Maxwell claimed he wasn’t trying to hit a player, and that everything with his team was hunky-dory a few hours after the incident, which got him booted out of the game. Maxwell said he apologized to the player, and wrote a letter of apology to his team members and their parents. A signal that Mr. Intensity (“he patrols up and down the sidelines …. with the fury of a drill sergeant, sayeth the Star-Ledger of Newark) wasn’t looking at this as a lesson to dial things down came when he said he didn’t apologize to anyone else because he “wasn’t going to put out little fires.”
“You see a short clip like that, but no one knows what preceded it. I’m not condoning my behavior in getting upset and yelling at a referee, but my intent was to throw it off the wall. It certainly looks like I threw it at her,” he said.
Hey, sarge, it doesn’t matter whether you were TRYING to throw it at her. You shouldn’t have been chucking the ball in the first place. How do you expect your team to be calm and controlled when you have zero mastery over your own temper? Unless you were firing a ball at a person who had entered the gym carrying an assault rifle, I can’t think of “what preceded” your action that made it excusable.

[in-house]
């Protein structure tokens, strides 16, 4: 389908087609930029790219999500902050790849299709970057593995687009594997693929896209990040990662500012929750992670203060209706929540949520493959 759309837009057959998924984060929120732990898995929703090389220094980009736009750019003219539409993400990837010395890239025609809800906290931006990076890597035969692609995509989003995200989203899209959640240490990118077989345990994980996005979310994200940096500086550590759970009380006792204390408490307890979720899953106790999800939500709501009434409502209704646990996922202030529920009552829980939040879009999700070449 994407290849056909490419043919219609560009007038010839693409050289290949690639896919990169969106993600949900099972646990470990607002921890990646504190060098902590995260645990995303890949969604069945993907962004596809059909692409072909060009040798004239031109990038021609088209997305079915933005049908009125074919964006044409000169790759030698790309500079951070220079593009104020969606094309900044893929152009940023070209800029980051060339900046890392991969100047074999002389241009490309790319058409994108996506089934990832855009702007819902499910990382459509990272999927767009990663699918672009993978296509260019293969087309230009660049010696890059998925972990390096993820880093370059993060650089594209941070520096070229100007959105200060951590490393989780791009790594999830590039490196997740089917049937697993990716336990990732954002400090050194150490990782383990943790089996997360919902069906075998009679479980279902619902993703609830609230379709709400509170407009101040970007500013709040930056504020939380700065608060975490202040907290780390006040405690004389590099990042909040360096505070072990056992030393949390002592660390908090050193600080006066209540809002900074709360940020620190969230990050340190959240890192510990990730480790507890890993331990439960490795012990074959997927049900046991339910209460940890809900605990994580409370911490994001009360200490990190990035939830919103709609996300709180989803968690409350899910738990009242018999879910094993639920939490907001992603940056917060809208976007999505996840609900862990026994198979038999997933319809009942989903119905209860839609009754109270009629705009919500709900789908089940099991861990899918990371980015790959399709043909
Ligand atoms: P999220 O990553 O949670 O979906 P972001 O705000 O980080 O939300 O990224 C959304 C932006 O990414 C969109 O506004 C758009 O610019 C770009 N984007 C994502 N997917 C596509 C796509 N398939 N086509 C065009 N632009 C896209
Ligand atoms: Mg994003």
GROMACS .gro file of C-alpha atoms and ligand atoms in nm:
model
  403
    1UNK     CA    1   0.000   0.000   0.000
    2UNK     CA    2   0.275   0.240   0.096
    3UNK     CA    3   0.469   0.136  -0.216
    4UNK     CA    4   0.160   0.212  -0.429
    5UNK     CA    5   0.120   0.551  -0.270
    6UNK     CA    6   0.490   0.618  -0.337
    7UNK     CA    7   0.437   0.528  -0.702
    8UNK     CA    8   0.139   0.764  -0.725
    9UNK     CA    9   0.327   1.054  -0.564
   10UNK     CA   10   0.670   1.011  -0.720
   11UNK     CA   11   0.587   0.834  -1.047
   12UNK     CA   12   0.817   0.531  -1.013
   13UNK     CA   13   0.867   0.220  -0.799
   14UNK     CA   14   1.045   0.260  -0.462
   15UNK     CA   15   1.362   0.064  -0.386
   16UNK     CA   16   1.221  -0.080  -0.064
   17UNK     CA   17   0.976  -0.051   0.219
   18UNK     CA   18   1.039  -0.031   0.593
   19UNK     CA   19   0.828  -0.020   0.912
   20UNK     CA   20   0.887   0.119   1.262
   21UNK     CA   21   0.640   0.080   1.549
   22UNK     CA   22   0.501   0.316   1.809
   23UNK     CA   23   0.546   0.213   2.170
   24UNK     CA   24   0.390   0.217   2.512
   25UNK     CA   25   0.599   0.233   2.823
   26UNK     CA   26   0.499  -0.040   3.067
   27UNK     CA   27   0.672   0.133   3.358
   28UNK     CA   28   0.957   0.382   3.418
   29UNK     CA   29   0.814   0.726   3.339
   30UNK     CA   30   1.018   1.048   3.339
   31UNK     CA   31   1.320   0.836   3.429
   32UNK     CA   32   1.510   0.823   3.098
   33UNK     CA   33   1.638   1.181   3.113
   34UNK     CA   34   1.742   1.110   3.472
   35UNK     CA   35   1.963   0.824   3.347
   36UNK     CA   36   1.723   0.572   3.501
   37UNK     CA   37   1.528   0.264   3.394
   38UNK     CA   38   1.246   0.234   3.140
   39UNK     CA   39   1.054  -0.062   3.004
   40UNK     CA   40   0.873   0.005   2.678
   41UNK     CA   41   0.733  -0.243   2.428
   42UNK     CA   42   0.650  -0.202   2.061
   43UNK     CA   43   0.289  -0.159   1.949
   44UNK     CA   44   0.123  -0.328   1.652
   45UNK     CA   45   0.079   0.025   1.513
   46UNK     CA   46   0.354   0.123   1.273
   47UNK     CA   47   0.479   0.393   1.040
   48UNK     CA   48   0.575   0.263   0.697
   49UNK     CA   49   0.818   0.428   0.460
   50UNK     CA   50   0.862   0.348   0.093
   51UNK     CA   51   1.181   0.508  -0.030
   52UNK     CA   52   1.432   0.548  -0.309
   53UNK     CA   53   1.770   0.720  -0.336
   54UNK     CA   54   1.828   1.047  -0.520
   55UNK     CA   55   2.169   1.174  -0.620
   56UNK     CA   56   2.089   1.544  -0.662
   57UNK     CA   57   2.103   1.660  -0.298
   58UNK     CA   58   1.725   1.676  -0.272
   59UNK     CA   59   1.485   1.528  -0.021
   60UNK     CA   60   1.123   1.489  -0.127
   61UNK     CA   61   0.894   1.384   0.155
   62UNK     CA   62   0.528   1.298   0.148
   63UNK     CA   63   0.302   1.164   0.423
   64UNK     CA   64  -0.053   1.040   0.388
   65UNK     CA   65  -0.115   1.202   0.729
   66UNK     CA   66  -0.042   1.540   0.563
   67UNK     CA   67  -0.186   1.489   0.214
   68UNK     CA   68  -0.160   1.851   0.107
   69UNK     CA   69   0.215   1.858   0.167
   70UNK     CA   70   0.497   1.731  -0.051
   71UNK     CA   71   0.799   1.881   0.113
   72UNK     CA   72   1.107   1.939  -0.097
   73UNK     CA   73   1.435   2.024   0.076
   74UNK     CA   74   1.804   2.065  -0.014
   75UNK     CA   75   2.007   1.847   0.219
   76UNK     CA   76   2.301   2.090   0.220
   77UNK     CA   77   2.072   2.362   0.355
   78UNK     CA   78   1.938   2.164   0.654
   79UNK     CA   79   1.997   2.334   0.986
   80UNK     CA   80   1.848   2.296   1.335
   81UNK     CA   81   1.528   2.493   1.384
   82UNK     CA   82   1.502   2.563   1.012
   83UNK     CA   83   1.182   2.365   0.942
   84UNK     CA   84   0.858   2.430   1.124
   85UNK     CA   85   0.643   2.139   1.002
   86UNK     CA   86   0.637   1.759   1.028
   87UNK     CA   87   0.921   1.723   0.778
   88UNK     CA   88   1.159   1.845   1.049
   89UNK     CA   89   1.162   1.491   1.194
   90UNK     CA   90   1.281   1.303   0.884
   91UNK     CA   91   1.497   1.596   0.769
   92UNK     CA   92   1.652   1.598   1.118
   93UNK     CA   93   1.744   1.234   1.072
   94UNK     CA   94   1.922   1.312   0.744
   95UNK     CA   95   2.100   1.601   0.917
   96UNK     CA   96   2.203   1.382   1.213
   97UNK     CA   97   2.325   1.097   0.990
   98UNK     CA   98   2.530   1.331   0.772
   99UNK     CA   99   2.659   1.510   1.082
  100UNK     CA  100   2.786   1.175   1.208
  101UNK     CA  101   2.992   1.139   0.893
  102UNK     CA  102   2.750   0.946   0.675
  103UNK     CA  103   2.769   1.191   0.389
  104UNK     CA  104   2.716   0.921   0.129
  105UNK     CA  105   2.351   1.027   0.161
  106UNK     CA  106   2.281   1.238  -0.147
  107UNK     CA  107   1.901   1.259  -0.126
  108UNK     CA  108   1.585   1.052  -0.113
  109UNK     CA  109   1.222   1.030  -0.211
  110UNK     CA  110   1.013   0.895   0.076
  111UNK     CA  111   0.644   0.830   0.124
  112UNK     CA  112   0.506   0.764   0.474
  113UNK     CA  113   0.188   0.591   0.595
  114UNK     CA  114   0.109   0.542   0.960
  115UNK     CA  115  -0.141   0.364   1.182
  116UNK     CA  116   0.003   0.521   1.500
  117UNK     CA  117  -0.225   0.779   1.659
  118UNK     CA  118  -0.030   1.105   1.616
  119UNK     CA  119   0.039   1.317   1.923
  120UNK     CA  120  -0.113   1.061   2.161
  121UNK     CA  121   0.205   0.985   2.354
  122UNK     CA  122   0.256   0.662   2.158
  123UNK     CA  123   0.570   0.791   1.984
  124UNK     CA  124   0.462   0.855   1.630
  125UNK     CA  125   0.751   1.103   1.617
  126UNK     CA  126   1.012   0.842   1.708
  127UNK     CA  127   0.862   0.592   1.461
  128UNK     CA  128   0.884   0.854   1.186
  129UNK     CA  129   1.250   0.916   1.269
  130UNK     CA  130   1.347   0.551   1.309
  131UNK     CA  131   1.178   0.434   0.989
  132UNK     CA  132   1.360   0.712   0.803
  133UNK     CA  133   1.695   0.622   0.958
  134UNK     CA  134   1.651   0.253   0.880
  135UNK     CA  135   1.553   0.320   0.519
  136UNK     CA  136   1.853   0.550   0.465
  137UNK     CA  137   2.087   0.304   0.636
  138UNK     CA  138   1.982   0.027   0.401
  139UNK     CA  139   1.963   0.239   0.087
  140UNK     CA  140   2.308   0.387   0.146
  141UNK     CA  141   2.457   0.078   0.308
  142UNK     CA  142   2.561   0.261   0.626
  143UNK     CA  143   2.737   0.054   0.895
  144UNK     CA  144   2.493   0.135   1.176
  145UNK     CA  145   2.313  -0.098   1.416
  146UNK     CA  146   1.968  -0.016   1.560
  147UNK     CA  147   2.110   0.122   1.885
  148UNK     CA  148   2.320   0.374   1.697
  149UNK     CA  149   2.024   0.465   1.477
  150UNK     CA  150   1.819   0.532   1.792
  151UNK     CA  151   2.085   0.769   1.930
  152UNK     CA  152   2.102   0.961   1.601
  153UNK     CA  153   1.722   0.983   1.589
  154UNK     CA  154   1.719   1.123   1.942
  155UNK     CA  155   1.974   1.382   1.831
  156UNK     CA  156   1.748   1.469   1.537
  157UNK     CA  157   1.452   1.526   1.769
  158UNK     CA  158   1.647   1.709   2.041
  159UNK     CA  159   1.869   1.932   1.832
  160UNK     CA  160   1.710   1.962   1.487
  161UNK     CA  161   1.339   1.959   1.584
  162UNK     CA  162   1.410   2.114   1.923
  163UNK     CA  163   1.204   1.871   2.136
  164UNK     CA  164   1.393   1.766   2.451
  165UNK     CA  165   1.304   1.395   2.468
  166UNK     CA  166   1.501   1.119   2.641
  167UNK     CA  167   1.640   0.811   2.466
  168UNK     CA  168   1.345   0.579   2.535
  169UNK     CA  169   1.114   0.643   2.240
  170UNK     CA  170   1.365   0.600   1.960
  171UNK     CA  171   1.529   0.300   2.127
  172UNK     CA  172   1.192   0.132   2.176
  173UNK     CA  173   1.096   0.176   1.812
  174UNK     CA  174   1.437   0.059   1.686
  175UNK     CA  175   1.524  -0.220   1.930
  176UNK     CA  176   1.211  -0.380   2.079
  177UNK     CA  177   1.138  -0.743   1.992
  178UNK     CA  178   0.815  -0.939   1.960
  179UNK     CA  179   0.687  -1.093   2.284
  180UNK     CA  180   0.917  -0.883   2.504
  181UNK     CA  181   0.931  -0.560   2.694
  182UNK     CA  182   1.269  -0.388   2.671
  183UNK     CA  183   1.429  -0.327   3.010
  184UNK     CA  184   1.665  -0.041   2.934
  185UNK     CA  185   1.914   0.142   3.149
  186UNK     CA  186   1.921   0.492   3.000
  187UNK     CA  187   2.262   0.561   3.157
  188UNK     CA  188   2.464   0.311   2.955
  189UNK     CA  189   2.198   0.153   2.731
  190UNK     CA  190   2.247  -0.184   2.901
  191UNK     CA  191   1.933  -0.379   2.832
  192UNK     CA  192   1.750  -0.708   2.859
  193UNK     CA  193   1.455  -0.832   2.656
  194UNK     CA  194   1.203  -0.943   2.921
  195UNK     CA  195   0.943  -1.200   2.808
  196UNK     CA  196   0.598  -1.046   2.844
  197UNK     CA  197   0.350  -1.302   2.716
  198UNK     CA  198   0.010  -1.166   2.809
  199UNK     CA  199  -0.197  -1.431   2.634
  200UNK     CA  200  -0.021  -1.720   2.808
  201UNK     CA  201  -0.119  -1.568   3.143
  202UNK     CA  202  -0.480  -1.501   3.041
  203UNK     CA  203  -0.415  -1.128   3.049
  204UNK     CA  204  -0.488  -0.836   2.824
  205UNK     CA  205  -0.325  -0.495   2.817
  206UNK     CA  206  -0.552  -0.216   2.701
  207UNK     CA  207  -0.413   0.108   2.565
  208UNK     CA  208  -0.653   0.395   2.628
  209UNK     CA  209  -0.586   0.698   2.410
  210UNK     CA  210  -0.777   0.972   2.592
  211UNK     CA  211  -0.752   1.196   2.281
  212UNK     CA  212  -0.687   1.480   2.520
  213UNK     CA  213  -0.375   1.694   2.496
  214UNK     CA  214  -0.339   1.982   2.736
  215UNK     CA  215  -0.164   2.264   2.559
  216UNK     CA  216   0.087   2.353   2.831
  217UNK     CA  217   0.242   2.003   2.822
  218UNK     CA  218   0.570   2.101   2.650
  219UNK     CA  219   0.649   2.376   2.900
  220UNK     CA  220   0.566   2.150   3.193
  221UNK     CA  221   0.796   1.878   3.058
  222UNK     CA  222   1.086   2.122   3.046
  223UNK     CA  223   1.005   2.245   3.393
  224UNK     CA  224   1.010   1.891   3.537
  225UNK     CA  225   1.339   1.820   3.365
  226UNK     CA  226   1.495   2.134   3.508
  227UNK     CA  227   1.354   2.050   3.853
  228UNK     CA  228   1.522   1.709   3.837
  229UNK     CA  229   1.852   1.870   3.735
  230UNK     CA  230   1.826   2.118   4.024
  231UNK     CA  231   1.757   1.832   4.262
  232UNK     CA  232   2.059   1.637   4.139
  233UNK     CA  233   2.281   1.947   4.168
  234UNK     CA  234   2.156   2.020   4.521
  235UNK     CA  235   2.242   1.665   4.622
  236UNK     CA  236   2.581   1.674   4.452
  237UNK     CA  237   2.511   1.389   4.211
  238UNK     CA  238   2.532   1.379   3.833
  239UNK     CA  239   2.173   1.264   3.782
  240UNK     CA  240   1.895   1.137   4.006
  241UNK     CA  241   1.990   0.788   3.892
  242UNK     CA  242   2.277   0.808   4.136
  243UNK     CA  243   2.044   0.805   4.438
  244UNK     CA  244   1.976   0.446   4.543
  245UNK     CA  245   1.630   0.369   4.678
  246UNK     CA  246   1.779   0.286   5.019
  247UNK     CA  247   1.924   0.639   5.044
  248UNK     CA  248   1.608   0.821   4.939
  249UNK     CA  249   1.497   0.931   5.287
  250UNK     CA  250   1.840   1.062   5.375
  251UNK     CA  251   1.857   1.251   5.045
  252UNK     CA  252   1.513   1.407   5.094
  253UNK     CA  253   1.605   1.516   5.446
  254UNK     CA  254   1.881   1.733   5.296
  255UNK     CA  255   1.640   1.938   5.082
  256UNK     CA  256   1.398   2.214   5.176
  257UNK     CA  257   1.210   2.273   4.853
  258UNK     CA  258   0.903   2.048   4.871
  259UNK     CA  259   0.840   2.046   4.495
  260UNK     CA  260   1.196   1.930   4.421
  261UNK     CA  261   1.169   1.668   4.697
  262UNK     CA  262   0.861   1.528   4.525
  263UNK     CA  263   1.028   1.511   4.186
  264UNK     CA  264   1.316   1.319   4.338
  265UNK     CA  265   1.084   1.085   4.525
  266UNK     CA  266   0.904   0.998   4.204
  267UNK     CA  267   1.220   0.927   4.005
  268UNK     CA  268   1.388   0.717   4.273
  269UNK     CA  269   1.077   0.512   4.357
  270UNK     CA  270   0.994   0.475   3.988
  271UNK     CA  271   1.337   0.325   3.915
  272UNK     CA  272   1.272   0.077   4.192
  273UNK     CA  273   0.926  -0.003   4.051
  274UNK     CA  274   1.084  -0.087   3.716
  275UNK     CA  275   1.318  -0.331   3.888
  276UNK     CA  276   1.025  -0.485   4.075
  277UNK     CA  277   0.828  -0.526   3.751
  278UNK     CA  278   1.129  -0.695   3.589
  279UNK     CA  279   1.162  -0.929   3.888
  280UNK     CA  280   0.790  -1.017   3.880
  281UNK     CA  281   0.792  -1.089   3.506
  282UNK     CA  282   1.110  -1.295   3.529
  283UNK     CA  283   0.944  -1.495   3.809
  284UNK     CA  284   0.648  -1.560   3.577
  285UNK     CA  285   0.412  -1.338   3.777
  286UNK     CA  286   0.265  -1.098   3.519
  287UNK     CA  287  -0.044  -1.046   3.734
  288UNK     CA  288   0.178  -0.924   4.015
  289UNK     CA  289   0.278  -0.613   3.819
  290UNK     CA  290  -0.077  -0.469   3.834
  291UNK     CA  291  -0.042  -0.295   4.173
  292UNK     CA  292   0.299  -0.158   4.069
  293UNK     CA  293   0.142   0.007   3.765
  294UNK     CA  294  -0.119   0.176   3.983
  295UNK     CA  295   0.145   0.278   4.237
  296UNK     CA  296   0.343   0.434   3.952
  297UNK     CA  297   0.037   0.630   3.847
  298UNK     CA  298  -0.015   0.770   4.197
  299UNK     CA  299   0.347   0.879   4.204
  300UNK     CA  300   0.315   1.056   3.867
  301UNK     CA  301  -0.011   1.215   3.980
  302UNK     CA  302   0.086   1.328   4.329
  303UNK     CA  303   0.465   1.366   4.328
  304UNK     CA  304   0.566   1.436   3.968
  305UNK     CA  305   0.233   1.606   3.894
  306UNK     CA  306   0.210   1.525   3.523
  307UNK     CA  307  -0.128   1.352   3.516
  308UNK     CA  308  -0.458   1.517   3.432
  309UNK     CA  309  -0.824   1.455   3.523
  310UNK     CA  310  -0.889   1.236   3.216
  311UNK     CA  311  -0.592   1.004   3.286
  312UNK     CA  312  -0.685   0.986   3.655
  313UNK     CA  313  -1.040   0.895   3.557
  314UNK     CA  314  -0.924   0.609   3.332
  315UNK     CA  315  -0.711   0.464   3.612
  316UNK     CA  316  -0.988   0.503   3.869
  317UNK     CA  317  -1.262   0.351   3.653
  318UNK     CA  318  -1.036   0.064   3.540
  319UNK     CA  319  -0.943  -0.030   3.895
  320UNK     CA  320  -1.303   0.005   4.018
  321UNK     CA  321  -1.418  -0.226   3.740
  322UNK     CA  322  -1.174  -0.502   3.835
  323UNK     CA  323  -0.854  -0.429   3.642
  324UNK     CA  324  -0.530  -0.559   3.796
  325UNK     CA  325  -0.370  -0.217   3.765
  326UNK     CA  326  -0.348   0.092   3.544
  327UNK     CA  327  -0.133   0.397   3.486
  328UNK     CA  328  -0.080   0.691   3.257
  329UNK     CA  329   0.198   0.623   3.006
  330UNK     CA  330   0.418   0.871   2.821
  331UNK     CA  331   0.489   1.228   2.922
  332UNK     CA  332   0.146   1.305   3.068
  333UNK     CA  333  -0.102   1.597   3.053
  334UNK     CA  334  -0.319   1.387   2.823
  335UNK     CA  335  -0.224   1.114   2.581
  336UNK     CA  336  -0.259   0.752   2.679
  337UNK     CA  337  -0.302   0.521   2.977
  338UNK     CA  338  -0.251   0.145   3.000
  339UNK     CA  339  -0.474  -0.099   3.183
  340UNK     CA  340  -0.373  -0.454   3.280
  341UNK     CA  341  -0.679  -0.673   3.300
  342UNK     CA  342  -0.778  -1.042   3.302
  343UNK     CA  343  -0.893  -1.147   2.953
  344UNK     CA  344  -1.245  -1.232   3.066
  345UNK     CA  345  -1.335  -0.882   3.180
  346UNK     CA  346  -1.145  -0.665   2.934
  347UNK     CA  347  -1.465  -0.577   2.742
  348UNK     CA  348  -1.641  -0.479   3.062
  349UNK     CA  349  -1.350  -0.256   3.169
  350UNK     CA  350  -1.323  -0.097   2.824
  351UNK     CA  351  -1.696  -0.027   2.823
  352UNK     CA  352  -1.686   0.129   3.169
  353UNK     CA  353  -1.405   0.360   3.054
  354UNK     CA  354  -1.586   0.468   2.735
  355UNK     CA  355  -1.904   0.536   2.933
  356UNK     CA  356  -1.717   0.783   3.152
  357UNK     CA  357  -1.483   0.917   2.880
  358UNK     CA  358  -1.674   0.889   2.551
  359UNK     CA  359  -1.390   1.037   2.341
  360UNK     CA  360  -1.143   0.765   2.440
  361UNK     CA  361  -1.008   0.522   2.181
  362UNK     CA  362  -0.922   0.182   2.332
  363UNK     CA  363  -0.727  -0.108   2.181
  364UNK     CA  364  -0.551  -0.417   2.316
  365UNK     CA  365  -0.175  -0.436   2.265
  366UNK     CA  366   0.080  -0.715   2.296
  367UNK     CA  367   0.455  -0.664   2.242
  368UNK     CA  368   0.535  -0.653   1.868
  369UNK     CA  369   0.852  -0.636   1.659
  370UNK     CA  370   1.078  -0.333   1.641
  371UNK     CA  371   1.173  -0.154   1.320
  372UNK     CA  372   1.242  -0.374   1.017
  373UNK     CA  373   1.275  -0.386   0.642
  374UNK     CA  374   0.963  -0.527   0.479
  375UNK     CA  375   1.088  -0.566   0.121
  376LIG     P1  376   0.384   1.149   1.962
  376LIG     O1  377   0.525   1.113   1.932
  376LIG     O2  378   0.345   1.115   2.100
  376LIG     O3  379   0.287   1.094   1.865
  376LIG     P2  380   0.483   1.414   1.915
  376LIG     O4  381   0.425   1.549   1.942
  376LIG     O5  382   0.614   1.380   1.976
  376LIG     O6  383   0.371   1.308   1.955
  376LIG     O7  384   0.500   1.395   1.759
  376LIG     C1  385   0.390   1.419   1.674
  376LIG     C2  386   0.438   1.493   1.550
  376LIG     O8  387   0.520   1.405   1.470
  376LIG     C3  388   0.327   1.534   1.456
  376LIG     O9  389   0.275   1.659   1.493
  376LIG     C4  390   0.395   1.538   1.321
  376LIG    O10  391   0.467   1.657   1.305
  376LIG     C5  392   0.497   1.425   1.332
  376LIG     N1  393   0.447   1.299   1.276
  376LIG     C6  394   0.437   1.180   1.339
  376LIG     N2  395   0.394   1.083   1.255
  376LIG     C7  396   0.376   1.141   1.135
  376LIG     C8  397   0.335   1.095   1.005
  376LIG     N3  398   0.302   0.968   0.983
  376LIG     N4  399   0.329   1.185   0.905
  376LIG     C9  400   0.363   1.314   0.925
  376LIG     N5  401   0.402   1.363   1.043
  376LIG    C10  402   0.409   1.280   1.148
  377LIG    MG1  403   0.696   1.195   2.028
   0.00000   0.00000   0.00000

Then again, sarge, you do have employers who make excuses for you.
Southern Regional School District Superintendant Craig Henry said Monday afternoon that the incident was an anomaly and completely out of character for Maxwell.
Apparently Henry never reads the Star-Ledger.
“This coach is a faith-based individual and he is moved to emotion every time it comes up. He’s a class act in everything he does,” Henry said.
A faith-based individual? What does that have to do with anything? Richard Reid, Baruch Goldstein and Eric Rudolph were faith-based individuals moved to emotion, too, and no one wants them coaching their volleyball team. The point is not that Maxwell is a religious nut bent to kill, but that it’s maddening how people are ready to explain away any action because, hey, the guy’s got the Jesus! By the way, I would love to hear the superintendent’s explanation of how Maxwell was a class act in whizzing that volleyball across the floor.
Hey, teachers at Southern Regional High, you now have permission to chuck objects at your students, as long as you’re a faith-based individual and you say you were aiming for the wall! (Well, Maxwell is on one-year probation, according to the superintendent, so there might be a teensy-weensy consequence, at least if your tantrum gets on YouTube.)
At least athletic director Kim DeGraw-Cole said throwing the ball, no matter what Maxwell tried to hit, was wrong.
“The fact that the ball hit one of his players that he cares about and coaches is embarrassing. He took the proper steps before we took action,” DeGraw-Cole said. “It wouldn’t matter if he threw the ball at the wall, it wouldn’t be appropriate. No one felt worse than he did.”
I don’t know, Ms. DeGraw-Cole. I bet that girl who got a ball off the head felt pretty damn bad.